EMA has historically been a reference agency for different health authorities in Latin America. Through the recent expansion of reliance practices in the region, regulators are increasingly eager to not only understand how regulatory science in Europe has been evolving but they also expect to engage in continuous interactions with the EMA on numerous topics. However, it is not sustainable for authorities to rely only on bilateral engagements to respond to every regulatory challenge they may encounter.

EMA emphasized that their current dialogue and exchange with most agencies in the region happens through their mutual participation in initiatives that promote global regulatory dialogue. This happens not only at conferences and events but through global initiatives such as the International Council for Harmonisation of Technical Requirements for Pharmaceuticals for Human Use (ICH), the International Pharmaceutical Regulators Programme (IPRP), and the International Coalition of Medicines Regulatory Authorities (ICMRA).

However, not all regulators—especially those that are either less mature, located in low-income countries, or represent small markets—are in a position to consistently join such initiatives. There is an increasing need for reference authorities to reach out to regulators that are constrained from full engagement in the global regulatory community and discussions.

Regulatory convergence is one lever for reliance and remains a work in progress in Latin America.

Regulatory convergence and harmonization to internationally recognized standards and guidelines (such as those from WHO and ICH) play a crucial role in establishing consistent regulatory requirements and practices across different regions. Risk-based classification of post-approval changes (PAC) provides a current example. Comparing data from an impact assessment of divergence on post-approval changes classifications in the Latin America region with the regulation from Europe and the US clearly indicates that alignment to international standards could ensure more efficient product lifecycle management and reduce the risk of product shortages to patients. Furthermore, harmonized risk categorization facilitates reliance practices, enables efficiency, and optimizes health authority resources.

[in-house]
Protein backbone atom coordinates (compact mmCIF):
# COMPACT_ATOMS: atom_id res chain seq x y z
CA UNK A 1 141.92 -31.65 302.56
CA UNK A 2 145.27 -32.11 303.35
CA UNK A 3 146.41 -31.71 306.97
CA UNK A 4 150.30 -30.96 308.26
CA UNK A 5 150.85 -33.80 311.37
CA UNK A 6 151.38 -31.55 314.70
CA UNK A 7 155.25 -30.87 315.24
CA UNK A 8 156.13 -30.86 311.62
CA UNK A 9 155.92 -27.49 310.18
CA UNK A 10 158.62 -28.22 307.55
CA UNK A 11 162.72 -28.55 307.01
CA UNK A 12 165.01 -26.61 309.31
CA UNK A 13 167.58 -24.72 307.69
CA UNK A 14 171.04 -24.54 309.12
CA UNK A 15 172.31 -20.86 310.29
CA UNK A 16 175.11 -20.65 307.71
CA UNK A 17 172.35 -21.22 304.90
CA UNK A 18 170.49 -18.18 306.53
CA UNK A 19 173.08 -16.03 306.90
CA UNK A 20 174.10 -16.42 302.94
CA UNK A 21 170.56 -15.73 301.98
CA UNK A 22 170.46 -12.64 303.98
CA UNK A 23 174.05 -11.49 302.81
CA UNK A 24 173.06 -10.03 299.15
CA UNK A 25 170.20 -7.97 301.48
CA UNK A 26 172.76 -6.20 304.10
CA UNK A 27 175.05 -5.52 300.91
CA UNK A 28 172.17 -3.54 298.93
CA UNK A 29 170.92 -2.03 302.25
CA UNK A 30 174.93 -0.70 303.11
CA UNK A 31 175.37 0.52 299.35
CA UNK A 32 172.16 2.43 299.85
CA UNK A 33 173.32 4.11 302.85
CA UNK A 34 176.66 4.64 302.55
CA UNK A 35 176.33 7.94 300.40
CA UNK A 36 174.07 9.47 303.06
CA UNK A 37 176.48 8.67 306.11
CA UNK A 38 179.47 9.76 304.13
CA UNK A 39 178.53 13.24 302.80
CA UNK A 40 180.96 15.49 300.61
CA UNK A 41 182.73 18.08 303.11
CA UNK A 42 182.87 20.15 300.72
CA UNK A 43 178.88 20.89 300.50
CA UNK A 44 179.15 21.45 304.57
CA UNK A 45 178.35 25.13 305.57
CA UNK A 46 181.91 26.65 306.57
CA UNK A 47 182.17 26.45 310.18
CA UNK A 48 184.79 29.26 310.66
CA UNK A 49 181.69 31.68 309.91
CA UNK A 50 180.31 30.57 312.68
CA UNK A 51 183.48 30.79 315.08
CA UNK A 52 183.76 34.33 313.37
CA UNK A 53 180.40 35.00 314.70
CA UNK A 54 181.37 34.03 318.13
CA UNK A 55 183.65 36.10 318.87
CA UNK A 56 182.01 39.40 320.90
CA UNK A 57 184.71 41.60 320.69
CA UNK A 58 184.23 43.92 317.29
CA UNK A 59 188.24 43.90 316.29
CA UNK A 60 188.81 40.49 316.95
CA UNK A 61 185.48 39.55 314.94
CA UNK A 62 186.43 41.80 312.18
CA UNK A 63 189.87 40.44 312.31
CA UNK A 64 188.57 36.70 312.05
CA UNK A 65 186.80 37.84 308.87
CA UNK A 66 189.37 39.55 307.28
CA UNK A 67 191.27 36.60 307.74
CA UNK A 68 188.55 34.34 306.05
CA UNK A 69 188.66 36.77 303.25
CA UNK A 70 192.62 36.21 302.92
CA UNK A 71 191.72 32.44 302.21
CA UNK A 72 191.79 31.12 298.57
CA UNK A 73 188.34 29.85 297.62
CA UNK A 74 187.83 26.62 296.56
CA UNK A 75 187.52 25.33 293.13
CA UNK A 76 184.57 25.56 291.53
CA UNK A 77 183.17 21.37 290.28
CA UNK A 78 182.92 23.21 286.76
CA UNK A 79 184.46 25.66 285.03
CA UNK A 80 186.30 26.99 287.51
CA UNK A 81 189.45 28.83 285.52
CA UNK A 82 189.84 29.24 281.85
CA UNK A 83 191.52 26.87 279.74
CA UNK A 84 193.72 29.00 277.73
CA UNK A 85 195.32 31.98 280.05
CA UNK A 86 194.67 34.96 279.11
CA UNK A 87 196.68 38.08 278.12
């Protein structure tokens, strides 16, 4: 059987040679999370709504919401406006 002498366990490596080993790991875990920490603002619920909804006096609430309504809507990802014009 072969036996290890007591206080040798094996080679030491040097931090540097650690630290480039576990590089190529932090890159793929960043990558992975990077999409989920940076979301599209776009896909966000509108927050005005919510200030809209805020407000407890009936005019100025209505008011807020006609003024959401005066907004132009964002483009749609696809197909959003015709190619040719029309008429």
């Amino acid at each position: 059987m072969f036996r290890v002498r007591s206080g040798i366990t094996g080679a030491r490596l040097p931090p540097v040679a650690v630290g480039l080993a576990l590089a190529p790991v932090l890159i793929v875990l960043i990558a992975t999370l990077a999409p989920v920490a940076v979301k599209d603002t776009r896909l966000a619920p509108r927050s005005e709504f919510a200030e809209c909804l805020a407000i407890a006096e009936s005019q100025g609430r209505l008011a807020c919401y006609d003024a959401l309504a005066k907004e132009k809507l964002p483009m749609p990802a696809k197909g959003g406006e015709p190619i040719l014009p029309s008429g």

There is a role for industry in supporting collaboration among regulators.

As the main “client” of all regulatory authorities, industry rightfully expects to have a continuous and constructive dialogue when it comes to the regulatory requirements and processes in any country or region. In addition to these “local” partnerships, industry associations are also recognized as important players in promoting and supporting regulatory collaboration.

For instance, multinational companies operating in multiple regulatory realities offer a valuable, unique perspective on the level of regulatory convergence across different jurisdictions. They can also help promote understanding among local regulators of best practices and procedures that are being implemented in other countries, based on concrete experiences and lessons learned from others. Examples of this potential for industry associations include the presentation of informative events in collaboration with EMA, such as the webinars on new procedures and policies for the Certificate of Pharmaceutical Product (CPP) presented in 2021 and 2022 and the webinar Regulatory Reliance Tools Unveiled: A Practical Guide by EMA. These events were designed to facilitate reliance on EMA as a trusted regulatory reference authority, with the overall objective of striving for process efficiency and sustainability and communicating simultaneously with numerous regulatory stakeholders.

This article is based on discussions from the Latin America Town Hall presented at DIA Europe 2024, which featured Leonardo Semprun (Global Regulatory Policy Lead-LATAM, MSD, Panama); Nelio Aquino (General Manager of Medicines, ANVISA, Brazil); Martin Harvey Allchurch (Head of International Affairs, EMA); Cammilla Gomes (Regulatory Policy Lead LATAM, Roche, and EFPIA); and Agnes Dangy-Caye (Regulatory Science & EU/AMEE Team, Sanofi, France).